Being able to create bulleted lists, heading styles, and embedded graphics would be pretty awesome. Some desktop email clients even support embedding graphical emoticons. Why isn’t that available in mobile email programs? One killer formatting feature that I’d hope to see in Windows 10 for phones would be the ability to create hyperlinks on selected words. I use that capability on the desktop a lot.

Email_InlineReplies
Label your inline replies with your name please!

Inline email replies kind of goes along here as well. A lot of smartphone email programs don’t allow you to go into a quoted email message that was sent to you and add your replies next to each question or comment in a list. If they do allow inline replies, they don’t do it very well. Outlook on the desktop has an excellent feature for dealing with inline replies. Once you start one, it can automatically prefix that line with your name in brackets (along with color/font formatting that you can specify in the options). This makes it extremely easy for your recipients to see which inline responses were written by you! It’s very very useful! Nothing like that is available on smartphone email clients.

Do you ever find yourself typing the same thing in your email replies over and over? One thing that’s awesome about Outlook 2013 on the desktop is the “Quick Parts” feature. You can save clippings of text and insert them into your email replies with two clicks. This can be a huge efficiency booster, and would be extremely useful on a smartphone where you really don’t want to type too much. Unfortunately, there are not many email clients with that kind of feature.

Sorting, searching, and organizational options

Desktop email grouping, sorting, and organizational options are still decades more robust than smartphone based email clients. In Outlook 2013 on my Surface Pro, I can sort emails by absolutely any criteria; sender name, recipient, subject, date, file size, category, flag due date, importance, etc. It’s pretty limitless, but that’s not all. I can also create sorting groups. Say I want to see my emails sorted first by category name, then by the from field, then by date. In Outlook, with the “Group By” feature, that’s as simple as dragging one column name after the other.

Email_GroupBy
Organizing your emails doesn’t get much more powerful than this

On your smartphone, your email sorting order is probably hard coded to only show the newest messages at the top and you have no way of organizing them in any other manner. Search capabilities are still important too. On my desktop, I’ve got multiple PST files that have my important emails organized spanning back to 1996. All are indexed and the search capabilities are far superior to anything on a smartphone.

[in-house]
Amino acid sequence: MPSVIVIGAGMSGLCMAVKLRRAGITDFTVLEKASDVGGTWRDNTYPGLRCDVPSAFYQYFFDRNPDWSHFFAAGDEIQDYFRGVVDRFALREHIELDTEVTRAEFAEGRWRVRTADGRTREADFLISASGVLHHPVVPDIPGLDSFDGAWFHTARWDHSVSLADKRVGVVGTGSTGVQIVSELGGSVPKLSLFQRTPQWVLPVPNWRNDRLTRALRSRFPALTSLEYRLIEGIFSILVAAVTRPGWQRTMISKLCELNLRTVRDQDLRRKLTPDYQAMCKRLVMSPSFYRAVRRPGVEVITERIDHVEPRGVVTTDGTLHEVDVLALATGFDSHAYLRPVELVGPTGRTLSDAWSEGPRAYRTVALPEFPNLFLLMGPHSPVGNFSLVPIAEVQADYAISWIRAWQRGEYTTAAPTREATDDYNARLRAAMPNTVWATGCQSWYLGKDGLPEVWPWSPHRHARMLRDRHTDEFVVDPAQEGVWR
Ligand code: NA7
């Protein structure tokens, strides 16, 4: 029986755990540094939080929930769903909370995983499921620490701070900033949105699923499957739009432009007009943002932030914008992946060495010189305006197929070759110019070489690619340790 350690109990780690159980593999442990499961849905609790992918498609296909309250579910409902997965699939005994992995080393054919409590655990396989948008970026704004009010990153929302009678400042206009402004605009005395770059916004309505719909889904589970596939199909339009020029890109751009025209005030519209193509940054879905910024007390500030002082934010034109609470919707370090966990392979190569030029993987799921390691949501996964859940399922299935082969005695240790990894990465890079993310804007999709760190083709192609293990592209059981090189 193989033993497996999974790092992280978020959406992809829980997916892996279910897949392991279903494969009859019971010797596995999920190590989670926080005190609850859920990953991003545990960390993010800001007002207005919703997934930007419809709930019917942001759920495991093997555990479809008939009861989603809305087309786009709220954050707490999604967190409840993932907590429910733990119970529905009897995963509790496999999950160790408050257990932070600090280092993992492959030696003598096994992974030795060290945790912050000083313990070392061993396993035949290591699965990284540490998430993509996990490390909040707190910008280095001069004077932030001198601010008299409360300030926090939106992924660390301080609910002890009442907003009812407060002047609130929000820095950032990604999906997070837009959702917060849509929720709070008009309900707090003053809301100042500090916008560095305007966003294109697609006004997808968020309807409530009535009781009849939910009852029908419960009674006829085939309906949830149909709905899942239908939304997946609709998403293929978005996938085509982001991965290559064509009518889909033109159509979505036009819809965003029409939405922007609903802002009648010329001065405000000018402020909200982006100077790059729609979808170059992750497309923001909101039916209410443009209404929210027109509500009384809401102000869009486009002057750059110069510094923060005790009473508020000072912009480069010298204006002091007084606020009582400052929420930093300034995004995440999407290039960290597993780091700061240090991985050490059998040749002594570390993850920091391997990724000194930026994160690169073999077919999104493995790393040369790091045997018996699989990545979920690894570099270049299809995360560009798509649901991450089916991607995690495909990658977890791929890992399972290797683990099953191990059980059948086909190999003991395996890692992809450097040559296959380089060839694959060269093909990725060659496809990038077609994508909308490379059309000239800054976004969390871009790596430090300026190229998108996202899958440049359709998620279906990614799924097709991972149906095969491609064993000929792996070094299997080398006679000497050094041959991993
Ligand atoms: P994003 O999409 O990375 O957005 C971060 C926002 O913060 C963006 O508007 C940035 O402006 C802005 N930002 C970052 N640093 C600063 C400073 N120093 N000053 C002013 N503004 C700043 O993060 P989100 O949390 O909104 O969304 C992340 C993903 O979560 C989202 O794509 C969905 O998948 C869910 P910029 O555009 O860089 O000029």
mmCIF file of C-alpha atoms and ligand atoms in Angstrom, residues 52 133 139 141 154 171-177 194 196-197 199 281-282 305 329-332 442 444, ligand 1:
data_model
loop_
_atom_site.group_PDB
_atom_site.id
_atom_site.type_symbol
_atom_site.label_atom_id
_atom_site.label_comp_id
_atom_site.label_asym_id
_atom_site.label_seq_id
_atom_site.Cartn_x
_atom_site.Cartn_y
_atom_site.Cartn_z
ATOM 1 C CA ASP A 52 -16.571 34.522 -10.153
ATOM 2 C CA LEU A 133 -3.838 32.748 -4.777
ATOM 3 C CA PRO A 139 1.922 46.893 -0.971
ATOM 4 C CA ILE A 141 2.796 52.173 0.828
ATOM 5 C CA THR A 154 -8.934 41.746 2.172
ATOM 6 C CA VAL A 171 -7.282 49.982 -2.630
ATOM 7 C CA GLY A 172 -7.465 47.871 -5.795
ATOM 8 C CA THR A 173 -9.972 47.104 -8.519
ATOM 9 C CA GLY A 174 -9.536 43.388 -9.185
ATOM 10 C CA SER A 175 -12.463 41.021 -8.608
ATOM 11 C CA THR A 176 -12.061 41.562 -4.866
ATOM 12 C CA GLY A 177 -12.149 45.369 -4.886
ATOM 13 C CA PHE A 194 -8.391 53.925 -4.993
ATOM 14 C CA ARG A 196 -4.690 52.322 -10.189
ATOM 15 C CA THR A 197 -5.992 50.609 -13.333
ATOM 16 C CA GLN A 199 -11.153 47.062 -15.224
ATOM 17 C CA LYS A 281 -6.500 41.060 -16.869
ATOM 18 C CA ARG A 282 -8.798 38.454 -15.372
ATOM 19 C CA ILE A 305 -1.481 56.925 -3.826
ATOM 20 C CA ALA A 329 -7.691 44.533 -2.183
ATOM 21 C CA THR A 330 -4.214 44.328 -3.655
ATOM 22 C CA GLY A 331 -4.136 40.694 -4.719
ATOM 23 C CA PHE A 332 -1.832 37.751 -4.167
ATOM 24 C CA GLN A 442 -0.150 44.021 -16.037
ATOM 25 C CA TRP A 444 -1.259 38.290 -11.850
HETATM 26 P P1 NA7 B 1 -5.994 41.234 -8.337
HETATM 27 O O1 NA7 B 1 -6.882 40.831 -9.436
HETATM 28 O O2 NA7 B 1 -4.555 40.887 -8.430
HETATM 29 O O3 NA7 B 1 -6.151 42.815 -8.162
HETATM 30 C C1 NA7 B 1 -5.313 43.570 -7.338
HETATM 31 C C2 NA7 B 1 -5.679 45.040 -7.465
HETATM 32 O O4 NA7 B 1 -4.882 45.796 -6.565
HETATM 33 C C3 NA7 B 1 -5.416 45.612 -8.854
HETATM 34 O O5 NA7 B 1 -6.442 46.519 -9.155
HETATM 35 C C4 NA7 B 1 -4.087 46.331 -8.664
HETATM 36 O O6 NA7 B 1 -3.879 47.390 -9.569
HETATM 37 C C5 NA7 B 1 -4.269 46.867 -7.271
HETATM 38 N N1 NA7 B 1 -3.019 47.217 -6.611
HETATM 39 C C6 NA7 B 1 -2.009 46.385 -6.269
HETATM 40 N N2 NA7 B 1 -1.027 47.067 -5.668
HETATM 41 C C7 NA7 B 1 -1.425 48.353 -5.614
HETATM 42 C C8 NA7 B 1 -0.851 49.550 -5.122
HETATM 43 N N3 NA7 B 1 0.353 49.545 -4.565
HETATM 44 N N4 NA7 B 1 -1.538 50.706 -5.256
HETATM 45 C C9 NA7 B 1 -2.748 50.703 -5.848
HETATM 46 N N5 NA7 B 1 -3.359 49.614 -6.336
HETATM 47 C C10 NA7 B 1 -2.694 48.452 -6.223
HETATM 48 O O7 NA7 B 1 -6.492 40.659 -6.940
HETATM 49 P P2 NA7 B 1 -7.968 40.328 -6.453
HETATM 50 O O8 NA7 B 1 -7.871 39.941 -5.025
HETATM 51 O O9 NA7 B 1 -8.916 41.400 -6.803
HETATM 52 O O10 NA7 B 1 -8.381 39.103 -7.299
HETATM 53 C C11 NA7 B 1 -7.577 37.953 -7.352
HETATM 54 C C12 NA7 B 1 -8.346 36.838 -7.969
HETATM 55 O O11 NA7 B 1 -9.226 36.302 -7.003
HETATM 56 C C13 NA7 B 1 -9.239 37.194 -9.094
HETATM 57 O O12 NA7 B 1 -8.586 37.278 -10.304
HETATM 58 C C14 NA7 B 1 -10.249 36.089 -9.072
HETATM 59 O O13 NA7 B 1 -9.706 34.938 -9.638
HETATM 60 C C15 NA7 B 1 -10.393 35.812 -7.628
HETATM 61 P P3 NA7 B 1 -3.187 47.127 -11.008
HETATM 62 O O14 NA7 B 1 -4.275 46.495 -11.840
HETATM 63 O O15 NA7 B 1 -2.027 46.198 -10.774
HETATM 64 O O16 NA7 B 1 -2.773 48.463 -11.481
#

Email_AdvancedFind
Forget about robust email searches on your smartphone

Say I want to find all emails from Meegan with the word “phone” in them. On your smartphone, good luck with that. You’re not likely to find what you’re looking for and in Gmail, the search results are probably going to return the entire thread, instead of the specific messages you’re looking for. On my desktop, I can even save specific search queries as folders that I can easily access and will be automatically updated as new email is received.

Multiple selections

Some mobile email apps have a selection mode where you can tap a checkbox next to each email and then perform actions on all of them at once. That’s hugely tedious compared to the selection capabilities that we’ve had on Outlook since the previous century. In a real email program running on a desktop operating system, I can click the first email to select it, then hold down the shift key, and click the last email in the selection to select all of the emails between the two. That’s 3 steps. On a tablet like the Surface Pro, that’s 3 touch screen taps (if you’ve already got the on-screen keyboard showing). Then I can take another tap to categorize, delete, move, or forward all of those emails. It doesn’t get much easier than that.

It takes 3 taps to delete a massive selection of emails in Outlook 2013
It takes 3 taps to delete a massive selection of emails in Outlook 2013

Forget about that kind of efficiency on any smartphone email client. Most these days are implementing silly swipe left or right gestures that you have to perform on each email that you want to apply whatever action to. The swipe gesture functions are never obvious either. That’s not progress at all. (Although around the turn of the century, Windows Mobile supported Shift/Ctrl selections before it was scrapped for a less-robust Windows Phone 7 operating system.)

Read Receipts